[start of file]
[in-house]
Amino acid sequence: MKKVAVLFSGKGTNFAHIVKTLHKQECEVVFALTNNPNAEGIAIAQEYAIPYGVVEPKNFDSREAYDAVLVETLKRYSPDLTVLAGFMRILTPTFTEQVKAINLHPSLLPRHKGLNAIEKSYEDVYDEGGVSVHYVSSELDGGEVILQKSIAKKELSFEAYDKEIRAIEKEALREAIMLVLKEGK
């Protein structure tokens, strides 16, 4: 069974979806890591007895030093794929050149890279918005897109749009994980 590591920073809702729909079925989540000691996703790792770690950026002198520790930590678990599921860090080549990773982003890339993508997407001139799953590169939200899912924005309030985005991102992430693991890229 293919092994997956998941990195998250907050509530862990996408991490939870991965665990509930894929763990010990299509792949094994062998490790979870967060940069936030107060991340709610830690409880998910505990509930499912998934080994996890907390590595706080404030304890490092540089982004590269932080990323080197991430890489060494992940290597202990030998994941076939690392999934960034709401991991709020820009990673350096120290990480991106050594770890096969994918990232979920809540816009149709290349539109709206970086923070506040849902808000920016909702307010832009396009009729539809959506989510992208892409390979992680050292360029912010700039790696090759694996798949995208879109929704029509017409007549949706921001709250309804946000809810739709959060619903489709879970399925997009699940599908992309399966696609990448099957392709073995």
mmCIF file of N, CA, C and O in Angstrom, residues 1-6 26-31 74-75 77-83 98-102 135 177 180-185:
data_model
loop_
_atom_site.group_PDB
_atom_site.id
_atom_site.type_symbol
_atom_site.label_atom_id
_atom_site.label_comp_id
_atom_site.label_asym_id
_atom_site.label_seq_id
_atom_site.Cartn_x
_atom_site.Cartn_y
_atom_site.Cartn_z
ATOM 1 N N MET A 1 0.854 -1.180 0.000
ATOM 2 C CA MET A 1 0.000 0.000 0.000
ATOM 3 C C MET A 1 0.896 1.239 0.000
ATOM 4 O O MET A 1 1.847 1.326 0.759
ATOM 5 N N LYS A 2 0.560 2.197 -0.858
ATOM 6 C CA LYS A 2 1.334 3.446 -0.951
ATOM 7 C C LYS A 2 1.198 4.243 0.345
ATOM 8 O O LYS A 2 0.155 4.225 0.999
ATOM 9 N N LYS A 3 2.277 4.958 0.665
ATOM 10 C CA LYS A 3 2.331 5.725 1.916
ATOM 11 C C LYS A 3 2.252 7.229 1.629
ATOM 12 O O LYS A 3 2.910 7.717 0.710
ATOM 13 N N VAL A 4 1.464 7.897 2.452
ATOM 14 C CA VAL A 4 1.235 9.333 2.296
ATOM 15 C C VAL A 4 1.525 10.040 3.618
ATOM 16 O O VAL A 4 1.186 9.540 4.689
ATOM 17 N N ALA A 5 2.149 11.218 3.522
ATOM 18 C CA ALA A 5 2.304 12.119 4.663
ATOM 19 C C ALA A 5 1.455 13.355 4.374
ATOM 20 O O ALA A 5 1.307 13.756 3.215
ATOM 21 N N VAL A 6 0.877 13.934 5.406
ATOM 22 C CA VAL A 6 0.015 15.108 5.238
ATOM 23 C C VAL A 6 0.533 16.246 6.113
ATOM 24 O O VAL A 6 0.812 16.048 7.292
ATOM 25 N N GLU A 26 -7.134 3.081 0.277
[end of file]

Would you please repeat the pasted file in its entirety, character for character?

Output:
[in-house]
Amino acid sequence: MKKVAVLFSGKGTNFAHIVKTLHKQECEVVFALTNNPNAEGIAIAQEYAIPYGVVEPKNFDSREAYDAVLVETLKRYSPDLTVLAGFMRILTPTFTEQVKAINLHPSLLPRHKGLNAIEKSYEDVYDEGGVSVHYVSSELDGGEVILQKSIAKKELSFEAYDKEIRAIEKEALREAIMLVLKEGK
């Protein structure tokens, strides 16, 4: 069974979806890591007895030093794929050149890279918005897109749009994980 590591920073809702729909079925989540000691996703790792770690950026002198520790930590678990599921860090080549990773982003890339993508997407001139799953590169939200899912924005309030985005991102992430693991890229 293919092994997956998941990195998250907050509530862990996408991490939870991965665990509930894929763990010990299509792949094994062998490790979870967060940069936030107060991340709610830690409880998910505990509930499912998934080994996890907390590595706080404030304890490092540089982004590269932080990323080197991430890489060494992940290597202990030998994941076939690392999934960034709401991991709020820009990673350096120290990480991106050594770890096969994918990232979920809540816009149709290349539109709206970086923070506040849902808000920016909702307010832009396009009729539809959506989510992208892409390979992680050292360029912010700039790696090759694996798949995208879109929704029509017409007549949706921001709250309804946000809810739709959060619903489709879970399925997009699940599908992309399966696609990448099957392709073995």
mmCIF file of N, CA, C and O in Angstrom, residues 1-6 26-31 74-75 77-83 98-102 135 177 180-185:
data_model
loop_
_atom_site.group_PDB
_atom_site.id
_atom_site.type_symbol
_atom_site.label_atom_id
_atom_site.label_comp_id
_atom_site.label_asym_id
_atom_site.label_seq_id
_atom_site.Cartn_x
_atom_site.Cartn_y
_atom_site.Cartn_z
ATOM 1 N N MET A 1 0.854 -1.180 0.000
ATOM 2 C CA MET A 1 0.000 0.000 0.000
ATOM 3 C C MET A 1 0.896 1.239 0.000
ATOM 4 O O MET A 1 1.847 1.326 0.759
ATOM 5 N N LYS A 2 0.560 2.197 -0.858
ATOM 6 C CA LYS A 2 1.334 3.446 -0.951
ATOM 7 C C LYS A 2 1.198 4.243 0.345
ATOM 8 O O LYS A 2 0.155 4.225 0.999
ATOM 9 N N LYS A 3 2.277 4.958 0.665
ATOM 10 C CA LYS A 3 2.331 5.725 1.916
ATOM 11 C C LYS A 3 2.252 7.229 1.629
ATOM 12 O O LYS A 3 2.910 7.717 0.710
ATOM 13 N N VAL A 4 1.464 7.897 2.452
ATOM 14 C CA VAL A 4 1.235 9.333 2.296
ATOM 15 C C VAL A 4 1.525 10.040 3.618
ATOM 16 O O VAL A 4 1.186 9.540 4.689
ATOM 17 N N ALA A 5 2.149 11.218 3.522
ATOM 18 C CA ALA A 5 2.304 12.119 4.663
ATOM 19 C C ALA A 5 1.455 13.355 4.374
ATOM 20 O O ALA A 5 1.307 13.756 3.215
ATOM 21 N N VAL A 6 0.877 13.934 5.406
ATOM 22 C CA VAL A 6 0.015 15.108 5.238
ATOM 23 C C VAL A 6 0.533 16.246 6.113
ATOM 24 O O VAL A 6 0.812 16.048 7.292
ATOM 25 N N GLU A 26 -7.134 3.081 0.277